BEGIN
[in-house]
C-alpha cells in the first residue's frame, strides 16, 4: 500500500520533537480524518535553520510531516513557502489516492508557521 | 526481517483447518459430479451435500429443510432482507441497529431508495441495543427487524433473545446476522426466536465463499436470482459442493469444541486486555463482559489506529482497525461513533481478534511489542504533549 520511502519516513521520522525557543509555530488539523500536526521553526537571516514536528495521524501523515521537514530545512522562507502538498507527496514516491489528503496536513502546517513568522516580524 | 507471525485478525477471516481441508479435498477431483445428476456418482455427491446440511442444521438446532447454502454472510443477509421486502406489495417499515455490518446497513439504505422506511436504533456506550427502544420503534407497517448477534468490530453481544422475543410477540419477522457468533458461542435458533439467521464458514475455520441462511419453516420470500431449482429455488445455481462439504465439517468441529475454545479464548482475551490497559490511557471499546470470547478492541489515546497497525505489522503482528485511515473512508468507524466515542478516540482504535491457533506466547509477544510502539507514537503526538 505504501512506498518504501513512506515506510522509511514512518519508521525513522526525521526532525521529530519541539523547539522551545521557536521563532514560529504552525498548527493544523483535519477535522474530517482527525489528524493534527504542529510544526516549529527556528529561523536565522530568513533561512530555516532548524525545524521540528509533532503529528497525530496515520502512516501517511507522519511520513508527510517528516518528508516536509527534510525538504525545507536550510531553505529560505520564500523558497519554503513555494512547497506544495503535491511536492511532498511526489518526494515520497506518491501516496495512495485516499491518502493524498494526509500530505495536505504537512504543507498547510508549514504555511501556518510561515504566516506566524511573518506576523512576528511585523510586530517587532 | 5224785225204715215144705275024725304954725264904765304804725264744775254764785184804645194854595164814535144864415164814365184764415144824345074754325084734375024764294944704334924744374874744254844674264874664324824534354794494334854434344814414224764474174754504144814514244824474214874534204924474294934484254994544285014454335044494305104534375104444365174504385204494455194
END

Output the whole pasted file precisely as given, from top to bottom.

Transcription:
[in-house]
C-alpha cells in the first residue's frame, strides 16, 4: 500500500520533537480524518535553520510531516513557502489516492508557521 | 526481517483447518459430479451435500429443510432482507441497529431508495441495543427487524433473545446476522426466536465463499436470482459442493469444541486486555463482559489506529482497525461513533481478534511489542504533549 520511502519516513521520522525557543509555530488539523500536526521553526537571516514536528495521524501523515521537514530545512522562507502538498507527496514516491489528503496536513502546517513568522516580524 | 507471525485478525477471516481441508479435498477431483445428476456418482455427491446440511442444521438446532447454502454472510443477509421486502406489495417499515455490518446497513439504505422506511436504533456506550427502544420503534407497517448477534468490530453481544422475543410477540419477522457468533458461542435458533439467521464458514475455520441462511419453516420470500431449482429455488445455481462439504465439517468441529475454545479464548482475551490497559490511557471499546470470547478492541489515546497497525505489522503482528485511515473512508468507524466515542478516540482504535491457533506466547509477544510502539507514537503526538 505504501512506498518504501513512506515506510522509511514512518519508521525513522526525521526532525521529530519541539523547539522551545521557536521563532514560529504552525498548527493544523483535519477535522474530517482527525489528524493534527504542529510544526516549529527556528529561523536565522530568513533561512530555516532548524525545524521540528509533532503529528497525530496515520502512516501517511507522519511520513508527510517528516518528508516536509527534510525538504525545507536550510531553505529560505520564500523558497519554503513555494512547497506544495503535491511536492511532498511526489518526494515520497506518491501516496495512495485516499491518502493524498494526509500530505495536505504537512504543507498547510508549514504555511501556518510561515504566516506566524511573518506576523512576528511585523510586530517587532 | 5224785225204715215144705275024725304954725264904765304804725264744775254764785184804645194854595164814535144864415164814365184764415144824345074754325084734375024764294944704334924744374874744254844674264874664324824534354794494334854434344814414224764474174754504144814514244824474214874534204924474294934484254994544285014454335044494305104534375104444365174504385204494455194